What Happens to Your Body If You Drink Alcohol Every Day?

While the occasional drink may have little impact on your health, the story changes when alcohol consumption becomes a daily habit. In this article, I’ll dig into what truly happens to your body if you drink alcohol every day.

What happens when you drink alcohol

Alcohol is normally absorbed into your bloodstream through your stomach and small intestine. Once in your blood, it affects your central nervous system, which comprises your brain and spinal cord. Your liver then metabolizes the alcohol at a rate of about one standard drink per hour. Any excess alcohol remains in the blood, leading to intoxication.

Short-Term Effects of Daily Alcohol Use

Even before the long-term effects kick in, drinking alcohol daily can lead to noticeable short-term consequences. These include:

  • Dehydration: Alcohol is a diuretic, which means it makes you urinate more frequently. This can quickly lead to dehydration, causing headaches, dizziness, and thirst.
  • Poor Sleep: Although alcohol can make you feel sleepy, it disrupts the quality of your sleep by preventing you from reaching the deeper, restorative stages of the sleep cycle.
  • Weight Gain: Alcohol is particularly high in calories and can lead to weight gain and obesity over time. Plus, it can increase your appetite, making you consume more calories than you normally would.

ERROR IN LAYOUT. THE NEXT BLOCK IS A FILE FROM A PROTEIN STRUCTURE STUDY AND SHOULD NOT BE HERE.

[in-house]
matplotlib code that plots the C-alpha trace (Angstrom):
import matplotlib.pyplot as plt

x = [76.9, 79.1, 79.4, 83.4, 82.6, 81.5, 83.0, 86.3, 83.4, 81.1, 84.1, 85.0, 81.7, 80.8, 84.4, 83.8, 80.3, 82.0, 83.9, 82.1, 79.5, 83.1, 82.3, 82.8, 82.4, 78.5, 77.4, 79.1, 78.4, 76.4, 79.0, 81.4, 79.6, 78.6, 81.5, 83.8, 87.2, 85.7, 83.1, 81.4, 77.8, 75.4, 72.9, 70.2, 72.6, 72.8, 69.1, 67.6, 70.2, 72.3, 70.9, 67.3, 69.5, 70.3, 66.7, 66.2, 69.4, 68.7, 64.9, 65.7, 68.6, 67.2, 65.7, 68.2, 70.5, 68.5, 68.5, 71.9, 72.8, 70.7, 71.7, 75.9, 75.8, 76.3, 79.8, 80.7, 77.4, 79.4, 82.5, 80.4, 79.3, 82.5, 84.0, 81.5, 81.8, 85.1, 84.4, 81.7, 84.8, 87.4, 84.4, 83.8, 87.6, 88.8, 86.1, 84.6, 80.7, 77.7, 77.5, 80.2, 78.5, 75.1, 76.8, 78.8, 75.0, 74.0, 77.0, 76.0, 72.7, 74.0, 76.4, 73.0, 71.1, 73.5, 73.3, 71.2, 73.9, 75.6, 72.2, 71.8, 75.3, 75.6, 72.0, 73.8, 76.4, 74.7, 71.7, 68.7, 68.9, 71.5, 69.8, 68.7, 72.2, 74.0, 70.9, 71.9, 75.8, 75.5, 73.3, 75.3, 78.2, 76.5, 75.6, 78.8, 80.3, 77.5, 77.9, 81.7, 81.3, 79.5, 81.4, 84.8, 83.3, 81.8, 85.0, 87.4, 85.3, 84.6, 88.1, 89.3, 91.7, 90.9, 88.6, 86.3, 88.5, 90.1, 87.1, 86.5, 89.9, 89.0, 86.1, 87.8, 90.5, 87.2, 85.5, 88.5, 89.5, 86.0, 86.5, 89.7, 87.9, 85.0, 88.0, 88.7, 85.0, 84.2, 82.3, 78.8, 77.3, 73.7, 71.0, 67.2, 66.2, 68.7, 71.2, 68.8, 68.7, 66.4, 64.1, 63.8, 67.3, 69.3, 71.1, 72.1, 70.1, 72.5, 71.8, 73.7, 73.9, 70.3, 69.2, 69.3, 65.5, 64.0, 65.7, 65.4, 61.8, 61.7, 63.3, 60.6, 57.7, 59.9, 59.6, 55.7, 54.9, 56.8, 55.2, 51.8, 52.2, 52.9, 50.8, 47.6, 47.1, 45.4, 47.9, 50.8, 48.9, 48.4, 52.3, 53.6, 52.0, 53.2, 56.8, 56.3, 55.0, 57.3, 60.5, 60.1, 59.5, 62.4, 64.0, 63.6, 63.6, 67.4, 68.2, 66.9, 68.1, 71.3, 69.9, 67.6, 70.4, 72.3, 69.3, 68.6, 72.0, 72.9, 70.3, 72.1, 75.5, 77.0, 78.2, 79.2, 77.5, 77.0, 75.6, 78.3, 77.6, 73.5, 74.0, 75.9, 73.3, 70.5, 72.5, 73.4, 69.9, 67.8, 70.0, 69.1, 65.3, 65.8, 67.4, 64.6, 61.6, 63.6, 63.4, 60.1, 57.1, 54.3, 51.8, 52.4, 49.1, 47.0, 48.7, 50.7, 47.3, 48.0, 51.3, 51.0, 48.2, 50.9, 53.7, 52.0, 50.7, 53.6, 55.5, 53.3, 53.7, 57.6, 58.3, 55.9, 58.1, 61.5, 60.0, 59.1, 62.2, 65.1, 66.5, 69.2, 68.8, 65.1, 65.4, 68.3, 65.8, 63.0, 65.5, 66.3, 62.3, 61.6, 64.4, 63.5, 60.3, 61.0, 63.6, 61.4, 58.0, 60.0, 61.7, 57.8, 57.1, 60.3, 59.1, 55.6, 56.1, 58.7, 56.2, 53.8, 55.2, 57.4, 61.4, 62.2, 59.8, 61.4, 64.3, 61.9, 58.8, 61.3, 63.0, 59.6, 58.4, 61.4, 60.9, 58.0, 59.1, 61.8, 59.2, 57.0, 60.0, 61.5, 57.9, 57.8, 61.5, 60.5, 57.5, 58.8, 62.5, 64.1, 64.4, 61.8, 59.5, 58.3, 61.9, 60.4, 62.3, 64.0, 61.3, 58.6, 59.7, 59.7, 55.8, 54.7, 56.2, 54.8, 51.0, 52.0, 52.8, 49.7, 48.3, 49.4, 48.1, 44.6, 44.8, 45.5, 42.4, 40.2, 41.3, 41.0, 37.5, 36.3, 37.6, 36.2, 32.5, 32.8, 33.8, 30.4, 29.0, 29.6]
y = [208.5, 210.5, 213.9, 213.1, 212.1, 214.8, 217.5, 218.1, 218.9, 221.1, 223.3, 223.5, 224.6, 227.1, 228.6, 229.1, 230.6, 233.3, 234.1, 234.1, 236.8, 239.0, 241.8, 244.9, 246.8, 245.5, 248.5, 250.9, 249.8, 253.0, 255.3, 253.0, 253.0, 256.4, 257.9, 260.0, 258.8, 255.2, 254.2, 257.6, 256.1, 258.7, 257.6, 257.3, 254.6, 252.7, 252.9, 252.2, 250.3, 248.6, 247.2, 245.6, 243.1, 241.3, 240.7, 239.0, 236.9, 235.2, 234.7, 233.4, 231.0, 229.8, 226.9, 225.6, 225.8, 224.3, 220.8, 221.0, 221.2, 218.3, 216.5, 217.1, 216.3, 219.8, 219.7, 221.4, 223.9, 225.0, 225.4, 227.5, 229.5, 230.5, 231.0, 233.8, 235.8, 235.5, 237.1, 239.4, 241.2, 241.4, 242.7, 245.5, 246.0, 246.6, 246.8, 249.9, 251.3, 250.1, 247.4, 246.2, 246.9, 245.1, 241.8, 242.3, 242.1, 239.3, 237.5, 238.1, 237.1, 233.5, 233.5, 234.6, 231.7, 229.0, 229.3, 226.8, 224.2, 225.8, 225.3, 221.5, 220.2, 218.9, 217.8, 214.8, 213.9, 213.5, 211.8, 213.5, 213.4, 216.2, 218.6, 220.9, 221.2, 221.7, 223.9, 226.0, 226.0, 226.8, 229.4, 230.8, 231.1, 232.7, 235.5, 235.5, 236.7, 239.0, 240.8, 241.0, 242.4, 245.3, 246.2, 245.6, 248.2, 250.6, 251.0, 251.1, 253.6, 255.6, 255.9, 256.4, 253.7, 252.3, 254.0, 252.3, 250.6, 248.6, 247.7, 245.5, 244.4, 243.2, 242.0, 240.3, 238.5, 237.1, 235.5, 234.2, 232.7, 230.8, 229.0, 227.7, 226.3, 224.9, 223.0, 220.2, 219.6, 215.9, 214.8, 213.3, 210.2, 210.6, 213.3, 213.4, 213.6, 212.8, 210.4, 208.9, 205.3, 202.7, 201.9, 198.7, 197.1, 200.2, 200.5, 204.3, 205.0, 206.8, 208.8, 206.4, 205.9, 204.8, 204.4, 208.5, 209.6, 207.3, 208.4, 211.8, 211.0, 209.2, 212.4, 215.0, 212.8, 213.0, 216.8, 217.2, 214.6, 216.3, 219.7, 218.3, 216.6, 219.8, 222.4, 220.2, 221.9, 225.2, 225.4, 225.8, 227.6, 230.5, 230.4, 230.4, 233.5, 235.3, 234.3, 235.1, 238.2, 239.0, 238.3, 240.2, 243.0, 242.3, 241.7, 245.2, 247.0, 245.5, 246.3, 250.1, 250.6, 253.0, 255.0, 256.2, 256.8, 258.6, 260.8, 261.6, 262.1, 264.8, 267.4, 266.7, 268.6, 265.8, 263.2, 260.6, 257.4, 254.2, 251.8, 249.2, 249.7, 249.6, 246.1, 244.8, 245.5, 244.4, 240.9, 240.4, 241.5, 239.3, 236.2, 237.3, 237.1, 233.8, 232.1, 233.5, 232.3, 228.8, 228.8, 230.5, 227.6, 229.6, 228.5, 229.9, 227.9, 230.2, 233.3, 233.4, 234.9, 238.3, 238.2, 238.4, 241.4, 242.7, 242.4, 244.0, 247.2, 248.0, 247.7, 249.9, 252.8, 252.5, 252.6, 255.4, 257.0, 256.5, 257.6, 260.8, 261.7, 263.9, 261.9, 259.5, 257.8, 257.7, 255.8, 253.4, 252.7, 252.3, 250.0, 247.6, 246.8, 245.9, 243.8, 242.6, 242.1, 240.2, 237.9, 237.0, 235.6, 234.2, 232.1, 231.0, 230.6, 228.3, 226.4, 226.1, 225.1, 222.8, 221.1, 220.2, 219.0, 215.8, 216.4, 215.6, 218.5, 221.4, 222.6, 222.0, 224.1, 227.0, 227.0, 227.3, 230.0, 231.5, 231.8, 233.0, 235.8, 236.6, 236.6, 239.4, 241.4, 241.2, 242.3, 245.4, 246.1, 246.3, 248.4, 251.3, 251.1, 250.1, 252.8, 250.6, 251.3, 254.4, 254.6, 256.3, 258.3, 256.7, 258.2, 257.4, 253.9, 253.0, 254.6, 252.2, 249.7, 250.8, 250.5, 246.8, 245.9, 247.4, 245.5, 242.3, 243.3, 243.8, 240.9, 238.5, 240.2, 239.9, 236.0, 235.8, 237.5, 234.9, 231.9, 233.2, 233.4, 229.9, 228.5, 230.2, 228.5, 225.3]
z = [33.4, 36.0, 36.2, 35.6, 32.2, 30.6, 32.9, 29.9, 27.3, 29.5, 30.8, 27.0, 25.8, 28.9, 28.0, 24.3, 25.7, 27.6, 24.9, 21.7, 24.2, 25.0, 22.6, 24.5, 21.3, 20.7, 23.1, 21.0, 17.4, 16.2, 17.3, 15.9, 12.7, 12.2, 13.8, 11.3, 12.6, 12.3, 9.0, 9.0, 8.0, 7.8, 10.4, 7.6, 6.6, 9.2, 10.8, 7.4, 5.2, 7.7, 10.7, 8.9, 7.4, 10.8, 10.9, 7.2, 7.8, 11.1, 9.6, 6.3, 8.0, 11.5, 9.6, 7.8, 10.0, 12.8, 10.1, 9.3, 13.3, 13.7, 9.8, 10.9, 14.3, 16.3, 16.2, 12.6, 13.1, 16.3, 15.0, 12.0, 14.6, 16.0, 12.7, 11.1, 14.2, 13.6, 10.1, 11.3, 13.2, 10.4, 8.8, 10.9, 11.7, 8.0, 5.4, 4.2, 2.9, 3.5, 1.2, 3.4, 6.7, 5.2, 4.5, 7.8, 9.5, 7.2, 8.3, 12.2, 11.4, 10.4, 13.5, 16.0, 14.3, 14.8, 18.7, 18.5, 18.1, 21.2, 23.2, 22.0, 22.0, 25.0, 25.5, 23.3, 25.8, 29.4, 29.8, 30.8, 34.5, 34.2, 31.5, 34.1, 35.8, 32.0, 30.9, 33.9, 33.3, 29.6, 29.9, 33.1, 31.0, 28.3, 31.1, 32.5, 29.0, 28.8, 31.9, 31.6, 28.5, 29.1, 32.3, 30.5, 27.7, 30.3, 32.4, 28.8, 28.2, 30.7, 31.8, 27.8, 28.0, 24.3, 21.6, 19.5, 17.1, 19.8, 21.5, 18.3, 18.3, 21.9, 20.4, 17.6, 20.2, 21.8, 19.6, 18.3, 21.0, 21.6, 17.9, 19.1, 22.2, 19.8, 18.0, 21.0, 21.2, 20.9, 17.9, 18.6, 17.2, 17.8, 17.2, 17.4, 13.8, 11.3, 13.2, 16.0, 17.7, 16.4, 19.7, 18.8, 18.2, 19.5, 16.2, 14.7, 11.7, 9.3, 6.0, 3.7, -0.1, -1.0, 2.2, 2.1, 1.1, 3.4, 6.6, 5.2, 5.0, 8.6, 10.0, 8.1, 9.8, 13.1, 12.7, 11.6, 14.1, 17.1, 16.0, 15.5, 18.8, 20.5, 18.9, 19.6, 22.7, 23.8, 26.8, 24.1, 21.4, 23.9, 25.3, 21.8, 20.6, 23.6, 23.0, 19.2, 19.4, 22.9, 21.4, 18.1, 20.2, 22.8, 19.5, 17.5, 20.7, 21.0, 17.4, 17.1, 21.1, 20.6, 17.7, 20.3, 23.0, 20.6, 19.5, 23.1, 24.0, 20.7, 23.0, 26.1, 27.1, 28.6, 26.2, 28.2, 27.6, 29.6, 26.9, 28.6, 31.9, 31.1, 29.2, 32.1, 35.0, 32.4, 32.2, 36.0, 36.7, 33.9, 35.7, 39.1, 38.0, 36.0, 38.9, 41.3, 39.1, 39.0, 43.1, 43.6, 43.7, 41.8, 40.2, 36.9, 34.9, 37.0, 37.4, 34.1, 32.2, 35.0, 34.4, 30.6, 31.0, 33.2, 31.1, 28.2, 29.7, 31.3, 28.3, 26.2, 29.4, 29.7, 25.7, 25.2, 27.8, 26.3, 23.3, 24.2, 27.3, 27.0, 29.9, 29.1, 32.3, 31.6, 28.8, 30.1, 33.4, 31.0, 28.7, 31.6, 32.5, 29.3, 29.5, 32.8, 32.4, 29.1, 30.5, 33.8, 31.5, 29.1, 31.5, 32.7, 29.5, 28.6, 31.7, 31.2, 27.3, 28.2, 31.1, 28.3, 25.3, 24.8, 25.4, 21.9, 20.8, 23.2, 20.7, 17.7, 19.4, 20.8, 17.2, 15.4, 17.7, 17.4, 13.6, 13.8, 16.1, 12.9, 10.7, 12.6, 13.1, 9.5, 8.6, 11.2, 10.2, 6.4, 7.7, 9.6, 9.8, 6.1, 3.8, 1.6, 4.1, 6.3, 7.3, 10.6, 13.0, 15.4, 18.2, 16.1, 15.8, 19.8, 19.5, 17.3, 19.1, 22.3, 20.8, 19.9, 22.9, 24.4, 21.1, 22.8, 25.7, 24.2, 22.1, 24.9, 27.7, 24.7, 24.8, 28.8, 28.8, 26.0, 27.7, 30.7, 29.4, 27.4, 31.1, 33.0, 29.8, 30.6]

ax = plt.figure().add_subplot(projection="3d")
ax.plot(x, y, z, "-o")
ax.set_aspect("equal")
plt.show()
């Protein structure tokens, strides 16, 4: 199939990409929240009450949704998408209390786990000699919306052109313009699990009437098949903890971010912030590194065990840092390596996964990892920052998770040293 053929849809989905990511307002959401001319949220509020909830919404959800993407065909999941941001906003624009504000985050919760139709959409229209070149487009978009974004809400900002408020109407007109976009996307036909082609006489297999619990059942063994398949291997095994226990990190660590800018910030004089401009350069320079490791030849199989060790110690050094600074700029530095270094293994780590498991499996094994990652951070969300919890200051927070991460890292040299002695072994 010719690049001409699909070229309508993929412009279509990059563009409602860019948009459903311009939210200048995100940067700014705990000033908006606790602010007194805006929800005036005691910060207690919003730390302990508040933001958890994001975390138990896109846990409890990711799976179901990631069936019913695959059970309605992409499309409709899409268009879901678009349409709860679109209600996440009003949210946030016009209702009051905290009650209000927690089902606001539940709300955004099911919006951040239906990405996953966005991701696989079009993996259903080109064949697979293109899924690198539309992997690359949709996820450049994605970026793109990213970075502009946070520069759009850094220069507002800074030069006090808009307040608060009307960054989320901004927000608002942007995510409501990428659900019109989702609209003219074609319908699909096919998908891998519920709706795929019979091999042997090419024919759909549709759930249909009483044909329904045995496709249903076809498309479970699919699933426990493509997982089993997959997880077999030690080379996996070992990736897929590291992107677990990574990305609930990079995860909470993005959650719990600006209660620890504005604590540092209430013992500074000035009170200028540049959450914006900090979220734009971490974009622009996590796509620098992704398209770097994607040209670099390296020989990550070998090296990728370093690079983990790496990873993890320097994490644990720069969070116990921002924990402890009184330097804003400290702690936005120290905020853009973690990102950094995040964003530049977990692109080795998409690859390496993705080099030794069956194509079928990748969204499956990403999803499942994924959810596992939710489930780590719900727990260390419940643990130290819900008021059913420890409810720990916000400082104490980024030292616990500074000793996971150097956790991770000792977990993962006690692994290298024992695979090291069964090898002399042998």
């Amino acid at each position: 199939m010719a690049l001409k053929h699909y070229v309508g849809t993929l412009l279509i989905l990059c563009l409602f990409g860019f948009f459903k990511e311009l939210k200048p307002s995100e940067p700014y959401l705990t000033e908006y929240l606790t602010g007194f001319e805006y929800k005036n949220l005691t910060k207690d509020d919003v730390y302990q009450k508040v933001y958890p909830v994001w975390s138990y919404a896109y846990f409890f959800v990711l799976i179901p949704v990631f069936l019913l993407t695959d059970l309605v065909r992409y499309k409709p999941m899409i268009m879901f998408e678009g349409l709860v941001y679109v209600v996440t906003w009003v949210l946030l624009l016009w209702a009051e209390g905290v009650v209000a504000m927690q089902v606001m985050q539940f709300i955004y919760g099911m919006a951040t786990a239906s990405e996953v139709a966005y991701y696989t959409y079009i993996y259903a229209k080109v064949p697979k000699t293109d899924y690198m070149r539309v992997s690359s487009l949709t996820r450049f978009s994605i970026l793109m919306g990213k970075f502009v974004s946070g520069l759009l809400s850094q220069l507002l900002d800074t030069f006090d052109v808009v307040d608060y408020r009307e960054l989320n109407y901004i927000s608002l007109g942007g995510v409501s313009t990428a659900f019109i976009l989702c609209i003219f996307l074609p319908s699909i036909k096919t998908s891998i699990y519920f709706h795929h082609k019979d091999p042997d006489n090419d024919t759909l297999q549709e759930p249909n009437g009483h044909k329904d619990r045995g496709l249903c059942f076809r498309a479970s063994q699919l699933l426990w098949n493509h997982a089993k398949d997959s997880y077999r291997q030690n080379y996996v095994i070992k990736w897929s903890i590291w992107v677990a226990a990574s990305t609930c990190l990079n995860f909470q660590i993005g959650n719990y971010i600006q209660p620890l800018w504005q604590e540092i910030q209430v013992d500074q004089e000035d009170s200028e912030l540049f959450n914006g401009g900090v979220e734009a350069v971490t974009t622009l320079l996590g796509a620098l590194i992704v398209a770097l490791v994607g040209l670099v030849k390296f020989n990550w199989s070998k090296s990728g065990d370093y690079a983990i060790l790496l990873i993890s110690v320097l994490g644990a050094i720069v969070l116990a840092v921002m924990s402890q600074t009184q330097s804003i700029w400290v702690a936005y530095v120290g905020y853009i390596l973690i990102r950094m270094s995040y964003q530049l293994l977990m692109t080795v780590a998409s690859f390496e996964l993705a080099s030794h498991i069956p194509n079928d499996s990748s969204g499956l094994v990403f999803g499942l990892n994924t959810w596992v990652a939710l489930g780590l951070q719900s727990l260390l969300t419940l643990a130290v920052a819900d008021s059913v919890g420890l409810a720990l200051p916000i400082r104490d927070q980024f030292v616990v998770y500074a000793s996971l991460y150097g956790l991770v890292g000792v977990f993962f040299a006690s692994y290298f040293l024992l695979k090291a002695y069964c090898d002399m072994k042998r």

Long-Term Effects of Daily Alcohol Use

Persistent daily drinking can lead to more severe health problems over time. Some of these long-term effects include:

Impact on the Brain

Daily alcohol use can have several harmful effects on the brain:

  • Cognitive Decline: Chronic alcohol consumption can lead to issues with memory, attention, and decision-making skills.
  • Mental Health Problems: Regular heavy drinking increases the odds of developing mental health disorders such as depression and anxiety. Alcohol alters the levels of neurotransmitters in your brain, affecting mood and behavior.

Damage to the Liver

The liver is particularly vulnerable to chronic alcohol consumption:

  • Fatty Liver: An early stage of liver disease where fats build up in the liver, affecting its ability to function.
  • Alcoholic Hepatitis: Inflammation and damage to the liver caused by excessive alcohol consumption. Symptoms include yellowing of the skin and eyes (jaundice), nausea, and abdominal pain.
  • Cirrhosis: A late stage of liver disease where the liver is severely scarred and can no longer function properly.

Digestive System Problems

Daily alcohol use can interfere with the digestive system in several ways:

  • Stomach Issues: Alcohol irritates the stomach lining, which can cause gastritis, ulcers, and potentially stomach cancer.
  • Pancreatitis: Heavy drinking can lead to inflammation of the pancreas, causing severe abdominal pain and weight loss.

Heart and Circulatory System

Over time, excessive alcohol use may make you have several heart-related issues:

  • High Blood Pressure: Regular heavy drinking can raise your blood pressure, increasing the risk of heart disease and stroke.
  • Heart Disease: Chronic heavy drinking can lead to a range of heart problems, including cardiomyopathy (a disease of the heart muscle), heart failure, and heart attack.


It’s clear that daily alcohol use can have far-reaching effects on the body, from immediate impacts on hydration and sleep to long-term health risks like liver disease and heart problems. It’s essential to comprehend the implications of regular alcohol consumption on our health. Remember, moderation is key, and it’s always okay to seek help if you or someone you know struggles with alcohol use.

Further Reading: 7 Tips to Quit Drinking Alcohol

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